21 Matching Annotations
  1. Apr 2024
    1. 1872, Stanford was a wealthy robber baron, former Governor of California, and horse racing enthusiast with way too much time on his hands. Spending much of that time at the track, he became convinced that a horse at full gallop lifted all four hooves off the ground. His friends scoffed at the idea. Unfortunately, a horse’s legs moved so fast that it was impossible to tell with the human eye. So he did what really wealthy people do when they want to settle a bet, he turned to a nature photographer, Eadweard Muybridge, and offered him $25,000 to photograph a horse mid gallop.

      It all started when, Stanford, a wealthy horse enthusiast made a bet with his friend. Stanford believed that at every gallop the horses' hooves lifted at the same time.

  2. Mar 2024
    1. Then a remarkable finding came to light. In experiments beginning in the late 1960s, the psychologist Walter Mischel tormented preschoolers with the agonizing choice of one marshmallow now or two marshmallows 15 minutes from now. When he followed up decades later, he found that the 4-year-olds who waited for two marshmallows turned into adults who were better adjusted, were less likely to abuse drugs, had higher self-esteem, had better relationships, were better at handling stress, obtained higher degrees and earned more money.

      Choice between marshmallow now or two 15 minutes later. Choose later, as related to better success in life.

  3. Sep 2023
    1. Access forbidden The page you requested is not accessible. This may either be due to the server not having permission to access this directory, or a server error. If you are the administrator for this site, please check the permissions on this directory and file a HelpSU if you need help. If you are a user, please contact the administrators for this site, or HelpSU if you think the error is due to a server problem.

      Love it when institutions facilitate access to fwnoledge...

      link to the info

      Ohh I also found this modern link to the link to their readings with this info less pretty but all here History of computers 34q readings

  4. Aug 2023
  5. Apr 2023
    1. While past work has characterized what kinds of functions ICL can learn (Garg et al., 2022; Laskin et al., 2022) and the distributional properties of pretraining that can elicit in-context learning (Xie et al., 2021; Chan et al., 2022), but how ICL learns these functions has remained unclear. What learning algorithms (if any) are implementable by deep network models? Which algorithms are actually discovered in the course of training? This paper takes first steps toward answering these questions, focusing on a widely used model architecture (the transformer) and an extremely well-understood class of learning problems (linear regression).
  6. Dec 2022
  7. Nov 2022
  8. Aug 2022
    1. Empirical Measurementson Pricing Oracles andDecentralized Governancefor Stablecoins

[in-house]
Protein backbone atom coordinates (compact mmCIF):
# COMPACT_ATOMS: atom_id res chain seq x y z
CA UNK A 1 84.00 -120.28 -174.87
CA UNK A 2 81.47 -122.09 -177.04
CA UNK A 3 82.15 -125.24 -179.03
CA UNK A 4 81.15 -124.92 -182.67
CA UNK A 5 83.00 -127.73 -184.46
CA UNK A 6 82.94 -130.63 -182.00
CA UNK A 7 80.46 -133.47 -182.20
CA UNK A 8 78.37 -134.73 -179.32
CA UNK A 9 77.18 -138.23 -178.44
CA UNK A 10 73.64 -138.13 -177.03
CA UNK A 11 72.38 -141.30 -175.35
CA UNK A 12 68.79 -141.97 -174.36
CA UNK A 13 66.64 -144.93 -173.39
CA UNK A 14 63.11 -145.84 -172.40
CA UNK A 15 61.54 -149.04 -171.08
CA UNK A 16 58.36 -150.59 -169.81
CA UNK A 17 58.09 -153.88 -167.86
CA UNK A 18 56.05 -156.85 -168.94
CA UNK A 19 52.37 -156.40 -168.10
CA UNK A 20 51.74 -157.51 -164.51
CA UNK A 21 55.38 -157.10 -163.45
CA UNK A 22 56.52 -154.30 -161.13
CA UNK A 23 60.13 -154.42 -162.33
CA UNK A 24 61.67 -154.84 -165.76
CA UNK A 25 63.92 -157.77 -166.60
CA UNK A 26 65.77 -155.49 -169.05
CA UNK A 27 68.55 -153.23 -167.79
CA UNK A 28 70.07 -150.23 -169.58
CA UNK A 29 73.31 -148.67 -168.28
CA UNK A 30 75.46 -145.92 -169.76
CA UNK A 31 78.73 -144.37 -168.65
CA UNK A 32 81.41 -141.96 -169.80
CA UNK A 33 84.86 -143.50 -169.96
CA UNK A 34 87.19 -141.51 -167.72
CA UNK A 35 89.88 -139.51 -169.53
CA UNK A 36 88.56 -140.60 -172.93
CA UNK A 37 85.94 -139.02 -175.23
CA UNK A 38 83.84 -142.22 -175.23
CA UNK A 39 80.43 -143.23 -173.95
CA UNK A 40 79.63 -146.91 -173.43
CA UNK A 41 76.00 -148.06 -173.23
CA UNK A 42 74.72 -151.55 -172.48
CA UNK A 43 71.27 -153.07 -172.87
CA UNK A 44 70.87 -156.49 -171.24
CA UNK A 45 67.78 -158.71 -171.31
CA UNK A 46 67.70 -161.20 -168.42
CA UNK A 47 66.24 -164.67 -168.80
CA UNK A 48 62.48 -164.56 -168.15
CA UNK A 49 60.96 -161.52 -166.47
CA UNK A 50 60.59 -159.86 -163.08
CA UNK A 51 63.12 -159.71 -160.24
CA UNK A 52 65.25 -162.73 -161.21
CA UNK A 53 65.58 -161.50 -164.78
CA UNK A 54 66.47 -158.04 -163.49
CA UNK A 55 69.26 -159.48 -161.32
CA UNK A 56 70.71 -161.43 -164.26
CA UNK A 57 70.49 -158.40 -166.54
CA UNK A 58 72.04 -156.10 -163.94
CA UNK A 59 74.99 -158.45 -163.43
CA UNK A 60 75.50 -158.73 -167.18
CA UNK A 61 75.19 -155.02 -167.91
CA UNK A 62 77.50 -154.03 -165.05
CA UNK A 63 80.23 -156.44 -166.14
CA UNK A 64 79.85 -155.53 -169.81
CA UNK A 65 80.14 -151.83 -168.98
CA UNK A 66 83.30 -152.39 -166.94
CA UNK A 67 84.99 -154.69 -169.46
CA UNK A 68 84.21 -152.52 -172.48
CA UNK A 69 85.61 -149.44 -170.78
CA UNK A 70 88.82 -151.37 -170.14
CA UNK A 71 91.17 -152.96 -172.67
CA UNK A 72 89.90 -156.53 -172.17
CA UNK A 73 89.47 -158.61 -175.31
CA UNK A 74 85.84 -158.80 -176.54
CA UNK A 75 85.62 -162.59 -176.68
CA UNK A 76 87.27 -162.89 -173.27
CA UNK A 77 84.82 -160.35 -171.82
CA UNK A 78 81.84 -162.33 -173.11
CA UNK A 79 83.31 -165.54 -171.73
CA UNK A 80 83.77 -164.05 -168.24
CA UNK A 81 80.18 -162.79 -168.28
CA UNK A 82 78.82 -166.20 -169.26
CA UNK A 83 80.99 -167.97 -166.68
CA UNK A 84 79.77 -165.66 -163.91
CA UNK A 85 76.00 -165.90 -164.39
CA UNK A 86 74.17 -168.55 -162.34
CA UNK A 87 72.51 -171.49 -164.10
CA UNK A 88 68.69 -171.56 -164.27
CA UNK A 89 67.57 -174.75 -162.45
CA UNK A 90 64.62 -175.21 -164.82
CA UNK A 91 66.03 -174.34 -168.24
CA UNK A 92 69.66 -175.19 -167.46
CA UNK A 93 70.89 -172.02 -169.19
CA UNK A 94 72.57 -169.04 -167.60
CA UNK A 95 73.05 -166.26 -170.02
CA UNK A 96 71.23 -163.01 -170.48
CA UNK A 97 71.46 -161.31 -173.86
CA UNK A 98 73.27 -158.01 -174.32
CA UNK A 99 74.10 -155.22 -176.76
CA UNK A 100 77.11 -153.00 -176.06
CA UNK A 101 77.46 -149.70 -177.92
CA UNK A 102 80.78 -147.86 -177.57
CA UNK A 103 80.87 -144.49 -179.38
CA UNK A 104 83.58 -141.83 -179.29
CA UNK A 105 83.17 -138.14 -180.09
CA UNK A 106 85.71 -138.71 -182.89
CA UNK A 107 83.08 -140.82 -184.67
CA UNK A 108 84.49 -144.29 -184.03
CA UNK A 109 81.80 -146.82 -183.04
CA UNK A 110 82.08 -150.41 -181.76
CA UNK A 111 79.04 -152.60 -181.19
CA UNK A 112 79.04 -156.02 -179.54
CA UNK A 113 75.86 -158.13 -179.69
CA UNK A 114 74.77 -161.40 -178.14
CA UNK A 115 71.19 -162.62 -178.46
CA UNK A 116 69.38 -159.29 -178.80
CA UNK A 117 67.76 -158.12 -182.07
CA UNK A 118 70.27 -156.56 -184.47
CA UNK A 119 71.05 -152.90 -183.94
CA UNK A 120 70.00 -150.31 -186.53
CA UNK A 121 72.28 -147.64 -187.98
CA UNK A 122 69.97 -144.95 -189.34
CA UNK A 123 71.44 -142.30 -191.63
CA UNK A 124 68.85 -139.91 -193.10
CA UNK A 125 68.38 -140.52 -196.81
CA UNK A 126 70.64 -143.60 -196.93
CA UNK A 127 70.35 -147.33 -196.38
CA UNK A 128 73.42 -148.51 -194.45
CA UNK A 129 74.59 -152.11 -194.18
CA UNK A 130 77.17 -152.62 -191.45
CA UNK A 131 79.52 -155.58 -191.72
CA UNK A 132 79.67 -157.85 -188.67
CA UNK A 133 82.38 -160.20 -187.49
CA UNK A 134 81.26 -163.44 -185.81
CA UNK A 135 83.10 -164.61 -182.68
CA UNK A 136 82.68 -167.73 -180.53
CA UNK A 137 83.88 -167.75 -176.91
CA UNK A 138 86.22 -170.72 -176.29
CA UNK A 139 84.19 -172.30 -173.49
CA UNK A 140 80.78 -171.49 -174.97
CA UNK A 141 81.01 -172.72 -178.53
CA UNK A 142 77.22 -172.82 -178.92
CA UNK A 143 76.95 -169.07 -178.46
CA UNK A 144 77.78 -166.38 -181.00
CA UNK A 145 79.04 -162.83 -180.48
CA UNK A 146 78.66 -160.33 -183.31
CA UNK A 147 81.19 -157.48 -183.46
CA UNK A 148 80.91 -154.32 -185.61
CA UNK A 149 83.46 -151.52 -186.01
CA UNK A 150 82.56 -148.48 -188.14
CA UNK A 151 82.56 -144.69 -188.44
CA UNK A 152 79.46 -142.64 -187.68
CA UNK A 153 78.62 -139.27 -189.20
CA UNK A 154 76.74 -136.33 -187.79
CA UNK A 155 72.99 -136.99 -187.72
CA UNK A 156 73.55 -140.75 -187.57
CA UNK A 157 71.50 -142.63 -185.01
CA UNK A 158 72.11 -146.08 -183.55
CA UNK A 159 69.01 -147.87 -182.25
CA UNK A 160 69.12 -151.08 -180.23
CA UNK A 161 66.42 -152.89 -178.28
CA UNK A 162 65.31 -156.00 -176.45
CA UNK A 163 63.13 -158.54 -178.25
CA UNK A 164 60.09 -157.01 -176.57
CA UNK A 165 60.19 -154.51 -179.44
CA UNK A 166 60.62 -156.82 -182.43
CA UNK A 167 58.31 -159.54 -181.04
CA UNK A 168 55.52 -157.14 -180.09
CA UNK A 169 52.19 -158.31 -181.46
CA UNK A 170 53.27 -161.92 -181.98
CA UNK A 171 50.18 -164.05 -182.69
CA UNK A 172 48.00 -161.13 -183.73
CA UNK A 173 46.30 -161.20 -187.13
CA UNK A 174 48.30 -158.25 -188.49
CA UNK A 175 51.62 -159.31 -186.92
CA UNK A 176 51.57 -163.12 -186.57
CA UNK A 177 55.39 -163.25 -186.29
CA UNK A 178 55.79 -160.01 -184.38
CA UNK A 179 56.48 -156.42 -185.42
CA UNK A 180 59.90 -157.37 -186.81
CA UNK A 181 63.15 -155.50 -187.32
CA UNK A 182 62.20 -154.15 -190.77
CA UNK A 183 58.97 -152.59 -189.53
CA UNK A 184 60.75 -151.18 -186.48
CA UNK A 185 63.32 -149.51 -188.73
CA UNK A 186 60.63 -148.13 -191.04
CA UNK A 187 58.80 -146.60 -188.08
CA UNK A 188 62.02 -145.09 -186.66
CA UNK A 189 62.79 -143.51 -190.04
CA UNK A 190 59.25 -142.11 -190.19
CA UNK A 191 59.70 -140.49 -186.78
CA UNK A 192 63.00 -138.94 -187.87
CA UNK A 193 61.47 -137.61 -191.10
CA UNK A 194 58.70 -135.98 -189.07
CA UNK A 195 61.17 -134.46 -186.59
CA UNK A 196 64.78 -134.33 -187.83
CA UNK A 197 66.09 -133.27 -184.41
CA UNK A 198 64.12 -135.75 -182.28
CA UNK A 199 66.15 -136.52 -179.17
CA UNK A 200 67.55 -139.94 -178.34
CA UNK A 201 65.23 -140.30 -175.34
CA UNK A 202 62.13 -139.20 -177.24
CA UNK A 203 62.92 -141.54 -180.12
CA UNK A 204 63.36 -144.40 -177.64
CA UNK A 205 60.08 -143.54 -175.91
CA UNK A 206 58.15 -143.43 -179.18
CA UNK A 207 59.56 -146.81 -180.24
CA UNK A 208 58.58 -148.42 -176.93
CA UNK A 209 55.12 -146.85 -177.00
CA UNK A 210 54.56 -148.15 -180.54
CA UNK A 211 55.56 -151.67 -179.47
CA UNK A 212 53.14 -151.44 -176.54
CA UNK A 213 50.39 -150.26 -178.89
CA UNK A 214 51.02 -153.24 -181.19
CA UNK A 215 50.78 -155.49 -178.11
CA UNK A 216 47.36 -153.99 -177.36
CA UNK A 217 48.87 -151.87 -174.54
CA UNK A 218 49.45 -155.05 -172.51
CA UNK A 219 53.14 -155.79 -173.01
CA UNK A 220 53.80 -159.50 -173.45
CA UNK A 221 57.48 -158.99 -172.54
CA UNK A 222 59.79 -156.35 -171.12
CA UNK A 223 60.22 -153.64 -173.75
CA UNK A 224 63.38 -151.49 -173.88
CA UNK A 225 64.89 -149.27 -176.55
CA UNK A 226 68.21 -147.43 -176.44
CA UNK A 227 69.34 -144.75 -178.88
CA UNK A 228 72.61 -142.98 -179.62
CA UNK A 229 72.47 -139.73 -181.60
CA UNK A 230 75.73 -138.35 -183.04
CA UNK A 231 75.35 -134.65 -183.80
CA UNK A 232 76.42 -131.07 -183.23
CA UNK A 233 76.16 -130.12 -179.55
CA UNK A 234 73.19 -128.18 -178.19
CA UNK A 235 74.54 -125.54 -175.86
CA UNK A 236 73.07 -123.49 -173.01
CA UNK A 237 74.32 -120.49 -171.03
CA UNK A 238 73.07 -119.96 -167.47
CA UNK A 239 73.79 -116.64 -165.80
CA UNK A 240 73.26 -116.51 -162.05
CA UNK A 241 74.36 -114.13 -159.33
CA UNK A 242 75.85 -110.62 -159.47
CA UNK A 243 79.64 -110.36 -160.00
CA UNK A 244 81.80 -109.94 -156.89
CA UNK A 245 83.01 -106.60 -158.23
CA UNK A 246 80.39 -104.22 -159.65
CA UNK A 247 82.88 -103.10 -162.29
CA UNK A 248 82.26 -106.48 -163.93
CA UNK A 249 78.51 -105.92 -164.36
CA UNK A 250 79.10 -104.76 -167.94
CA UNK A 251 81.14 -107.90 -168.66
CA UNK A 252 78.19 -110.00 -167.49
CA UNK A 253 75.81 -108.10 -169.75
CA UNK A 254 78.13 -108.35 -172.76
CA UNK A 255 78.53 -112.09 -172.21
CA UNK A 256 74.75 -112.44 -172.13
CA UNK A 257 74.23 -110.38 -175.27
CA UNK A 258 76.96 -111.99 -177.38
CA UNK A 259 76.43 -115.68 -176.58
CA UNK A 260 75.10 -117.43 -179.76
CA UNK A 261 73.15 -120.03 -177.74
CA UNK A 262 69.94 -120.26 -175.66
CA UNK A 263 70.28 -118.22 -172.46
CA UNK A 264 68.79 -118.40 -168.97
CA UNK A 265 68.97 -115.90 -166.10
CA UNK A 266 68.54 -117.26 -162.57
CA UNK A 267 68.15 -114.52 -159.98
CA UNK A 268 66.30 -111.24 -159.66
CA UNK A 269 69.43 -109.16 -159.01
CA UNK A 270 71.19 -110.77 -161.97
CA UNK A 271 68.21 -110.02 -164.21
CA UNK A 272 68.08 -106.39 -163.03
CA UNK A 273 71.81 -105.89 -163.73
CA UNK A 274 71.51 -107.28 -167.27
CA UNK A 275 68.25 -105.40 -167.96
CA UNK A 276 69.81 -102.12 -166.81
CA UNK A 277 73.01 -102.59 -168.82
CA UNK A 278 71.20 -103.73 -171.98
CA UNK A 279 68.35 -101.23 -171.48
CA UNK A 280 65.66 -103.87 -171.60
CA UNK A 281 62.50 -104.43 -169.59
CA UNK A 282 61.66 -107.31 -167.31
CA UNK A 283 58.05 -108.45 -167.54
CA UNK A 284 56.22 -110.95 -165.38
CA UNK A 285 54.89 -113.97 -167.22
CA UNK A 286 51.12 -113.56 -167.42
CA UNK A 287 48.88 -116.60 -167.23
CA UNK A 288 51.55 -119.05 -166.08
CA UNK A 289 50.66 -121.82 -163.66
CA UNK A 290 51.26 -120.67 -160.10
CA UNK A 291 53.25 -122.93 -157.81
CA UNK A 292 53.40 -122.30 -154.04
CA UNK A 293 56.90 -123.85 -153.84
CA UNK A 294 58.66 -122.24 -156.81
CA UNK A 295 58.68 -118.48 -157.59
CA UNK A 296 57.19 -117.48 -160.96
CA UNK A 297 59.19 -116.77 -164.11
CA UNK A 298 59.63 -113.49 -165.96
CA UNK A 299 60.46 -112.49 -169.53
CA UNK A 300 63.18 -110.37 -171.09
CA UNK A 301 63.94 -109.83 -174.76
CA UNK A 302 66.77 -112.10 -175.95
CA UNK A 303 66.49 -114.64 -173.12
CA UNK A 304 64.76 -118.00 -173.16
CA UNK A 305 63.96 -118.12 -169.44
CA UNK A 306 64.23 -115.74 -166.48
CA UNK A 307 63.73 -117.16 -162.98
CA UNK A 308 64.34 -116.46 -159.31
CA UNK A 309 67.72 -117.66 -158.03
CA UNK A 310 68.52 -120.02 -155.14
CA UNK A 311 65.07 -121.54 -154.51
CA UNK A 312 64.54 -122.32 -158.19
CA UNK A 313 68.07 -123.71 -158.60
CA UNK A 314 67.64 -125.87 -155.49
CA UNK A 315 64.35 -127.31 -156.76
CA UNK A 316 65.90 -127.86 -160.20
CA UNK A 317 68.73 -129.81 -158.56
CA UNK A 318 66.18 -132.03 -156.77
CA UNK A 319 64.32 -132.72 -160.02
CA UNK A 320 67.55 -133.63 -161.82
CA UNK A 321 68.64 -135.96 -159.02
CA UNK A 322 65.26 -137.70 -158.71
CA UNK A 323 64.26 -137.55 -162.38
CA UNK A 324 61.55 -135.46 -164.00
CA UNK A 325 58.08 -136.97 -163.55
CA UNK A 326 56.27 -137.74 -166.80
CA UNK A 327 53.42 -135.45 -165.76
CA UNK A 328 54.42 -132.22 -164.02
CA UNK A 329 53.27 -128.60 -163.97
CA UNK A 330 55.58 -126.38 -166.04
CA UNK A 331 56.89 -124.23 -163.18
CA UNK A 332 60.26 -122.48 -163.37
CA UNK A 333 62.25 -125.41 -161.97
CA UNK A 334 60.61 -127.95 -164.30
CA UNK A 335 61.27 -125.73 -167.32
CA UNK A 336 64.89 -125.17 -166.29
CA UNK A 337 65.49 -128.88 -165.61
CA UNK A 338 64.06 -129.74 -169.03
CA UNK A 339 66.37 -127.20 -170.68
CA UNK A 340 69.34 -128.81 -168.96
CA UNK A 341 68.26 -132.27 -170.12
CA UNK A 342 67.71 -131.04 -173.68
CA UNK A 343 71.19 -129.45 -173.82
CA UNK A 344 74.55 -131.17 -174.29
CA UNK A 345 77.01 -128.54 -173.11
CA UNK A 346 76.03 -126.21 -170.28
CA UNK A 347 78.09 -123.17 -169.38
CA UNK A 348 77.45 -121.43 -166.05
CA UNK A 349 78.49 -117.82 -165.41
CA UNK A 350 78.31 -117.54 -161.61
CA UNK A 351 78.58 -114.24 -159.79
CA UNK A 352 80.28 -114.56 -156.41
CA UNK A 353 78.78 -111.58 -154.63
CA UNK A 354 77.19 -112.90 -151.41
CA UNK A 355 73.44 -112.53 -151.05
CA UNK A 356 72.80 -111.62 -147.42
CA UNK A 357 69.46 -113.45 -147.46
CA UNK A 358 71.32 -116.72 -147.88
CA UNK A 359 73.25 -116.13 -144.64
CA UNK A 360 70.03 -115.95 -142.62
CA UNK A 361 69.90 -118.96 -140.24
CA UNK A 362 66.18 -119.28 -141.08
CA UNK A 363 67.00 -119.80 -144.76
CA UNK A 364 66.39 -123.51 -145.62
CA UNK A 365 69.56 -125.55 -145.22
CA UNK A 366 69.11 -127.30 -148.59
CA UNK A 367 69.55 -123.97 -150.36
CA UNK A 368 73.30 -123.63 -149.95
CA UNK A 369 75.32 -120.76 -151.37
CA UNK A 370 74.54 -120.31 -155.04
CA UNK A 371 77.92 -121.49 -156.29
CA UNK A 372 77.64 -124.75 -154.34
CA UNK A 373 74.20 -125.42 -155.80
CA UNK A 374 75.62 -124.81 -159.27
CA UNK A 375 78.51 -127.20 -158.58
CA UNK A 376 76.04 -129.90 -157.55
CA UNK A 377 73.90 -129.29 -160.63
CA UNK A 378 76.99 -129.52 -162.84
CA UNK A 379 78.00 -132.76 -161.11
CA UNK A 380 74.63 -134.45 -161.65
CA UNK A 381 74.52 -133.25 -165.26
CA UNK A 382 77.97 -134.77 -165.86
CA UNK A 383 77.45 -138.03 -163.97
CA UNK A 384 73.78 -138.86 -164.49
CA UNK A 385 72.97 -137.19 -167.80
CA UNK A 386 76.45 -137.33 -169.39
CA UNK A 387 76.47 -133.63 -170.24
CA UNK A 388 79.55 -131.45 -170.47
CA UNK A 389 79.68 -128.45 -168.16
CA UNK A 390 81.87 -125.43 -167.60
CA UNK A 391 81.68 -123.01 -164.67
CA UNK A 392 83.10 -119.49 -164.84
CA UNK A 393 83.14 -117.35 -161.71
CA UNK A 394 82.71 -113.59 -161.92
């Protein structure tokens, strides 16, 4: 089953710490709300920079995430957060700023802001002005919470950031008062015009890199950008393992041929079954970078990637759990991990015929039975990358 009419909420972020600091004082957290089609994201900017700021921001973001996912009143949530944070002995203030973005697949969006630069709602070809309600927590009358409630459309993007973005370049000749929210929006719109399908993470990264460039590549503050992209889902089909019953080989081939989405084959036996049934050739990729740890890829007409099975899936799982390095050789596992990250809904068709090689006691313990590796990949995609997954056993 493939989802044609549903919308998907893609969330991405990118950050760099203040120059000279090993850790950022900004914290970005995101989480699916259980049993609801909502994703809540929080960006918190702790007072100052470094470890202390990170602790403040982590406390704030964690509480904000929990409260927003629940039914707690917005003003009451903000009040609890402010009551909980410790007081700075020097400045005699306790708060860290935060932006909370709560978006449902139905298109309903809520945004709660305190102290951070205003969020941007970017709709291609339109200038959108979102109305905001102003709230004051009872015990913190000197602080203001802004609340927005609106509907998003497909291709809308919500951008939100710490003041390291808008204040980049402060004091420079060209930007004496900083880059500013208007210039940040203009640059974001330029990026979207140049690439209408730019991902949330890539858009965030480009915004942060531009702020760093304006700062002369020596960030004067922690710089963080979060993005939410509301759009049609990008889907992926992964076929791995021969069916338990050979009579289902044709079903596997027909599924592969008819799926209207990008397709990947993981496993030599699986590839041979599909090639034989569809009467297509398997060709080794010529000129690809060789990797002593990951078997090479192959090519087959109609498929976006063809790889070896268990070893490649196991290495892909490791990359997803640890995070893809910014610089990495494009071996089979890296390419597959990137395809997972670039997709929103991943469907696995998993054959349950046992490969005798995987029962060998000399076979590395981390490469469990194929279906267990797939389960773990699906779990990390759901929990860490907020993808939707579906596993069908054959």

inner-workings of pricing oracle adn decen gov systems

      accuracy of the pricing oracle over time

      disagreements between pricing repotrs

      robustness of the de-gov system



  9. Apr 2021
  10. Jun 2020
  11. Apr 2020
    1. How to setup and use Stanford CoreNLP Server with Python Khalid Alnajjar August 20, 2017 Natural Language Processing (NLP) Leave a CommentStanford CoreNLP is a great Natural Language Processing (NLP) tool for analysing text. Given a paragraph, CoreNLP splits it into sentences then analyses it to return the base forms of words in the sentences, their dependencies, parts of speech, named entities and many more. Stanford CoreNLP not only supports English but also other 5 languages: Arabic, Chinese, French, German and Spanish. To try out Stanford CoreNLP, click here.Stanford CoreNLP is implemented in Java. In some cases (e.g. your main code-base is written in different language or you simply do not feel like coding in Java), you can setup a Stanford CoreNLP Server and, then, access it through an API. In this post, I will show how to setup a Stanford CoreNLP Server locally and access it using python.
  12. Feb 2020
  13. Jul 2019
  14. Jan 2019

      Via Stanford Encyclopedia - History of Utilitarianism: "Though there are many varieties of the view discussed, utilitarianism is generally held to be the view that the morally right action is the action that produces the most good. There are many ways to spell out this general claim. One thing to note is that the theory is a form of consequentialism: the right action is understood entirely in terms of consequences produced. What distinguishes utilitarianism from egoism has to do with the scope of the relevant consequences. On the utilitarian view one ought to maximize the overall good — that is, consider the good of others as well as one's own good."

  15. Oct 2018
  16. May 2018
  17. Mar 2017
    1. It’s interesting that places like Stanford or Harvard, where Facebook was launched in a dorm room in a similar tale to Snap, Inc (right down to the lawsuit), are considered our top educational institutions when we know that the chief benefit of going to such a place is not necessarily the learning that happens, but the chance to rub elbows with people from well-resourced backgrounds.

      Yep. Not everyone who goes can benefit from this aspect...